University of Vermont

The Curriculum & Instruction Program

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Multicultural & Global Studies

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Specialization Description

The 30 credit-hour M.Ed. in Multicultural & Global Studies may be achieved by completing:  24 credit hours in Multicultural & Global Studies courses and 6 credit hours in Foundation courses.

A minimum of 30 credit hours of approved graduate level coursework must be successfully completed.  Specific program requirements are planned in collaboration with the program adviser.  Course work is offered during fall and spring semesters of the academic years as well as during the summer session.  If background in professional education is limited, additional courses will be required beyond the 30-hour program.

Requisite Skills

  1. Bachelor's degree from an accredited institution of higher education and demonstrated academic competence.

  2. For endorsement, candidates need a Level I or Level II Vermont teaching license and successful present or previous teaching experience (or other relevant experience).

  3. Commitment to the teaching profession.

  4. Demonstration of academic preparedness for graduate study.  This includes a transcript review and recommendations from appropriate individuals.

  5. Three letters of recommendation.

Program of Study

EDFS 206. D2:Comparative Education. 3 Credits.

Examines educational challenges confronting countries around the world. Explores issues related to sustainable development, diversity, citizenship, and justice in formal and non-formal educational contexts.

EDFS 255. School as Social Institution. 3 Credits.

Looking back over the last thirty years, we see a fairly long stretch of time during which public education has been under siege.  Yet the challenges we face are much more deeply rooted than may be apparent, and can, many researchers believe, be traced to some basic contradictions and tensions in our societal structure.  In Vermont, we have seen some fairly substantial attempts to ?restructure,? ?revision,? and ?transform? schools; some of these efforts have included service learning and internships, individualized learning plans for all students, professional learning communities for faculty, differentiated instruction, and discussions about the Common Core and standards.  Strangely though, when one enters a school, one is likely to find the environment very familiar, echoing our own school experiences from years past.  Even though some of the tones have been altered, the language become more specialized, and the funding less certain and more complex, the school still seems like the school. The goals of this course is to increase awareness and understanding of the relationships among selected educational purposes, policies, and practices, and the forces operating in this society; gain understanding and knowledge of different sociological perspectives, and the ability to apply these perspectives to the analysis of education;and develop and articulate an understanding of social class and other issues affecting societal and educational challenges, and an understanding of courses of action possible to work towards a social vision.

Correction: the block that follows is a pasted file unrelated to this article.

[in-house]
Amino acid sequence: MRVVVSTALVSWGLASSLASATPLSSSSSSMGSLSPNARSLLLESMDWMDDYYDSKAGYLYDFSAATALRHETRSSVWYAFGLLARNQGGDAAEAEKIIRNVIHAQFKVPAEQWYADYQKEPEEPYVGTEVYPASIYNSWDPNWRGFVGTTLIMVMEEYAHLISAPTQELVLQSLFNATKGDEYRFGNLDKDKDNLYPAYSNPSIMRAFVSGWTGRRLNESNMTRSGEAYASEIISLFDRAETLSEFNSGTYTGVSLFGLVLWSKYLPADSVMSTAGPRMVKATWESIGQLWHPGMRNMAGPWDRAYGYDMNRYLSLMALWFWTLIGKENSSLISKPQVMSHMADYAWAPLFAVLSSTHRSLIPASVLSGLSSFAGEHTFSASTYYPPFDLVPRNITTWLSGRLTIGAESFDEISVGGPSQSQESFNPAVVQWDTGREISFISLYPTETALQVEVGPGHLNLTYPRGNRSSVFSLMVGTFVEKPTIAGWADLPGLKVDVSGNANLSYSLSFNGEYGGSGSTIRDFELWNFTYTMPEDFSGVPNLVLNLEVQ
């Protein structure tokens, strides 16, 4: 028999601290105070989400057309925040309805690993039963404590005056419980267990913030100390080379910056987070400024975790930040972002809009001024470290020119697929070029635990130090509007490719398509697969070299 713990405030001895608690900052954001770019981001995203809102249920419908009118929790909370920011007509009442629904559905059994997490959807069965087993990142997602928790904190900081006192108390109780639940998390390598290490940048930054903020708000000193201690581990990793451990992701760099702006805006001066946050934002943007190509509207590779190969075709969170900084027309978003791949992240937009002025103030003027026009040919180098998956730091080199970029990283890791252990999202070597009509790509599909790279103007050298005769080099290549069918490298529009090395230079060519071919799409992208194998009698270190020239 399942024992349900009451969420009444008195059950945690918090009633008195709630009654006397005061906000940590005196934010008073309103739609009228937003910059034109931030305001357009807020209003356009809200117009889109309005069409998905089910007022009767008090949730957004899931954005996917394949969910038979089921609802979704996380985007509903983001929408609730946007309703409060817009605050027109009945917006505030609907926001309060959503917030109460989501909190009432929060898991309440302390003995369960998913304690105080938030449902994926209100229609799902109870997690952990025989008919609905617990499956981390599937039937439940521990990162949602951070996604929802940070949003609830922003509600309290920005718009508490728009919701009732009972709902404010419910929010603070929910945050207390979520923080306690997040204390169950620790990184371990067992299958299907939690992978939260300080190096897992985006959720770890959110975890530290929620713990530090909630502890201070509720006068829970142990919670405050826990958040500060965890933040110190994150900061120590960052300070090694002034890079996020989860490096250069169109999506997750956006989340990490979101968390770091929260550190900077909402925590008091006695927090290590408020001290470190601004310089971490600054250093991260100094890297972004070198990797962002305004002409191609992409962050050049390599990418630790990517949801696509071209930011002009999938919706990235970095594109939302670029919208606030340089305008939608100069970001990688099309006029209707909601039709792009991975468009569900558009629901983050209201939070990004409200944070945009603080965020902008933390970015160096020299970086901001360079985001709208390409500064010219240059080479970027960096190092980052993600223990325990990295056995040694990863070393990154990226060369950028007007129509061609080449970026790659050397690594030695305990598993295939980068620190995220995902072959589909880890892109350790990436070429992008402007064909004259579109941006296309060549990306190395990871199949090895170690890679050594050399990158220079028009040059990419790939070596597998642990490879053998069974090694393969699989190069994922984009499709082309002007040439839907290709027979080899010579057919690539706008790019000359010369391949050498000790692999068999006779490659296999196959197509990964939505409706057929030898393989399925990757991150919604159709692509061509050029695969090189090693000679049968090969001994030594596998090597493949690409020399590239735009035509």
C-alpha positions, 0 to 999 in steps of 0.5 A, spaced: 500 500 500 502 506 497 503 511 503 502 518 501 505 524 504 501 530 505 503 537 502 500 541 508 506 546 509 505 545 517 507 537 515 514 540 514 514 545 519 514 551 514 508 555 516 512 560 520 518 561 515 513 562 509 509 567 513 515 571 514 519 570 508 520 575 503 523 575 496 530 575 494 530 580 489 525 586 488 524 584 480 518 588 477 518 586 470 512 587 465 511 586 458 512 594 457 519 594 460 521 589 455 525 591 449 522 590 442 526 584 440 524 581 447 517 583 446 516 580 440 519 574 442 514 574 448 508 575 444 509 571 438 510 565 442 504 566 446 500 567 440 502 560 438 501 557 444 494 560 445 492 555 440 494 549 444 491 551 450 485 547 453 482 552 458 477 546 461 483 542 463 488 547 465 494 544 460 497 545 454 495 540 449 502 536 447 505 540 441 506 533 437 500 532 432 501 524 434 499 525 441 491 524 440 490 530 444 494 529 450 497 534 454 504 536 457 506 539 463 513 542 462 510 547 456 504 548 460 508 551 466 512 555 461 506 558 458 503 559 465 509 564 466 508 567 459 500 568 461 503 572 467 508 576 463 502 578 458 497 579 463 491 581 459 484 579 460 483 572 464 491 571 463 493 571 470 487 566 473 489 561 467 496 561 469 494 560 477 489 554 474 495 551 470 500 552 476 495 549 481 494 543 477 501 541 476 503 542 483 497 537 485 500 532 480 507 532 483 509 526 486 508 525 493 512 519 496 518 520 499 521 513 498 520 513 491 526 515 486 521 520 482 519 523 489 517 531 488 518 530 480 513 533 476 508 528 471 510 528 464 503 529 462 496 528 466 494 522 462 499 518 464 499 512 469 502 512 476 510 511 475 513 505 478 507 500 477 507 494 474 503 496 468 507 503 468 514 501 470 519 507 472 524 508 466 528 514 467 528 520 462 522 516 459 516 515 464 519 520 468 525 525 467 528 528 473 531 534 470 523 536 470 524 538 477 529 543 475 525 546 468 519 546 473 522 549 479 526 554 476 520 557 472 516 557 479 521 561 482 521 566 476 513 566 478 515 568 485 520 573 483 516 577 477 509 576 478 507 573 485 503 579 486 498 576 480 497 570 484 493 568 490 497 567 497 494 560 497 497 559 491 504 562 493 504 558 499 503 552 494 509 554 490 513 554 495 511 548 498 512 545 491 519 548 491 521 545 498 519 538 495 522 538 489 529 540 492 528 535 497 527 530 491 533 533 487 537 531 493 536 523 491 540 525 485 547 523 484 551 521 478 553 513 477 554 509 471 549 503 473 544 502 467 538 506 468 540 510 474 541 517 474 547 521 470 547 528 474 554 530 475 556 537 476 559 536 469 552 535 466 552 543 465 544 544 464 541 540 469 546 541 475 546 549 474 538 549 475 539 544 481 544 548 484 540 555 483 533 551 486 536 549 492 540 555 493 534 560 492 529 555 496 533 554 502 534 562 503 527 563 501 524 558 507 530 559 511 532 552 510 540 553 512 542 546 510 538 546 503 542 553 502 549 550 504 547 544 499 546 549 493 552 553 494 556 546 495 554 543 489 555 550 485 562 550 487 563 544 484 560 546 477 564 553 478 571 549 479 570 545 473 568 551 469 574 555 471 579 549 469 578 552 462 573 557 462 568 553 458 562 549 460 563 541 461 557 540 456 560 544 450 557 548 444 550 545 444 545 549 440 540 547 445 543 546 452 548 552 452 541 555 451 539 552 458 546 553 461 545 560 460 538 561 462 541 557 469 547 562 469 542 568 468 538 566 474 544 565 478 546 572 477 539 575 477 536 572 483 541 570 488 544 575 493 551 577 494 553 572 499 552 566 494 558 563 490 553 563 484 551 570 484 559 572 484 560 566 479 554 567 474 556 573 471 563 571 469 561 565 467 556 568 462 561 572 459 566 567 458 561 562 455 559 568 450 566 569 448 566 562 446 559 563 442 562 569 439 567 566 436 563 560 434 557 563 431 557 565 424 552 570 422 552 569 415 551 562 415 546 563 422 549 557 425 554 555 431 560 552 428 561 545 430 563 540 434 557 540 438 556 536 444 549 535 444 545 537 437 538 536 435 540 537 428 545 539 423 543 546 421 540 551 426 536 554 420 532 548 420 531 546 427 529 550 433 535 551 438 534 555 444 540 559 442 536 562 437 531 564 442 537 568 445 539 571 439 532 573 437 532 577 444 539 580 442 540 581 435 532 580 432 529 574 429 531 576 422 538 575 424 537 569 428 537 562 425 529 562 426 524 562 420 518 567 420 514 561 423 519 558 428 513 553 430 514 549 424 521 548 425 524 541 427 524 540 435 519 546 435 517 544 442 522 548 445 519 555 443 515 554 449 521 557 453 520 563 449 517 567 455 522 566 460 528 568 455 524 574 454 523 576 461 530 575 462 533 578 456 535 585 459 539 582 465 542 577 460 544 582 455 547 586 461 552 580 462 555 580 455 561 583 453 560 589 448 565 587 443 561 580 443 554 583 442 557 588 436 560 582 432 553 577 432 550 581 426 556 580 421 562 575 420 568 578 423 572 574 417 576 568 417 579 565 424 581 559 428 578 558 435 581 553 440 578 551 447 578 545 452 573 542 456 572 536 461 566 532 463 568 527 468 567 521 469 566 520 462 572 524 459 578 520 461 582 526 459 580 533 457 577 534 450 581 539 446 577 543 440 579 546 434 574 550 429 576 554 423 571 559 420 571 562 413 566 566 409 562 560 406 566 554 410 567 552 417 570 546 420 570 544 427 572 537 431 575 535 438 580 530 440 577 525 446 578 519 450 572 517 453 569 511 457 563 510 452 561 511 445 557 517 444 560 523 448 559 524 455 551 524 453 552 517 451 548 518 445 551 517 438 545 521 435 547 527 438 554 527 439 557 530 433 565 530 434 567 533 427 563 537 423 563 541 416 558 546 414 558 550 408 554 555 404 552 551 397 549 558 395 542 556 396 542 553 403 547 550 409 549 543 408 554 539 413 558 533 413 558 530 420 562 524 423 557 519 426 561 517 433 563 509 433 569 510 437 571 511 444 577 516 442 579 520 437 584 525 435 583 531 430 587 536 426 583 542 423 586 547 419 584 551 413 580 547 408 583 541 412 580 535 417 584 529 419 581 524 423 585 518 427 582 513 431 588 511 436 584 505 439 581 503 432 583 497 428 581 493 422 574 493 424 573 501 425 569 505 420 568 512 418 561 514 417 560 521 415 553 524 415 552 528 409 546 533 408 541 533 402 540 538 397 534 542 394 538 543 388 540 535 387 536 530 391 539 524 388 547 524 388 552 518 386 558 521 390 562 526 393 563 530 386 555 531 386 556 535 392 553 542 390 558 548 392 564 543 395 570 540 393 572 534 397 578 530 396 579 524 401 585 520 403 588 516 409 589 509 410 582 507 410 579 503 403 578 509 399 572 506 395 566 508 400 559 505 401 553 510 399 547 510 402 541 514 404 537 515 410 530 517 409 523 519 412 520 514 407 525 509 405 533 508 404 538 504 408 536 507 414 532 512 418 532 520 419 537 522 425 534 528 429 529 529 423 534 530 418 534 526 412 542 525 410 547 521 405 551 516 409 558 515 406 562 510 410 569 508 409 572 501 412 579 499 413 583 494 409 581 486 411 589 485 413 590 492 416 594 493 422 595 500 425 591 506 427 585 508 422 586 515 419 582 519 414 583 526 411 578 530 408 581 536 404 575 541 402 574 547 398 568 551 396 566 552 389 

EDFS 320. Technology, Schooling, Society. 3 Credits.

This course explores influences of technology on schooling and society. Using sociological, historical, and philosophical frameworks, participants examine equity, cultural diversity, student empowerment, and community.

EDFS 322. D1:Chall Multicult/Ed&Soc Inst. 3 Credits.

Critical analysis of social, historical, and philosophical dimensions of multiculturalism. Examination of identity, empowerment, and justice and their relationships to educational/social policies and practices.

EDFS 377. Seminar Educational Psychology. 3 Credits.

The Twentieth Century saw the rise of Educational Psychology as an enterprise that sought its various truths through the development of more scientific means of study and analysis. Across the span of the century, psychologists continued to search for experimental findings that could be used to improve both ends of the teaching/learning continuum. Regardless of the methodologies employed or the perspectives in which various methodologies were grounded, certain basic questions framed the research: What is learning? How do people learn? Why do people learn? How do subsets of individuals learn best given certain conditions of instruction? How do certain conditions of knowing require different instructional settings?

The work of this seminar will be to read, synthesize, interpret, and share primary and secondary sources of literature that highlight the development of the field from the late 19th Century to present day. Additionally, each participant will be asked to become familiar with particular persons and framing questions, paying particular attention to the historical context within which the persons and questions reside. Assignments will be adjusted for individuals who wish to approach course content from a more applied perspective.

Application Information

Individual or a series of courses can be taken. One does not need to be enrolled in a specific program of study. However, for those interested in applying to a degree program, please contact Alan Tinkler for advisement information. For an application to the Masters Degree you must apply through the graduate college website.

Integration with C & I Program

For an application to the Masters Degree in Curriculum and Instruction you must apply through the graduate college. You can find an application and other relevant information on the graduate college website.

Contact Information:

C&I Program Support

Department of Education
University of Vermont
533 Waterman Building
Burlington, Vermont 05405



Last modified September 29 2015 03:33 PM

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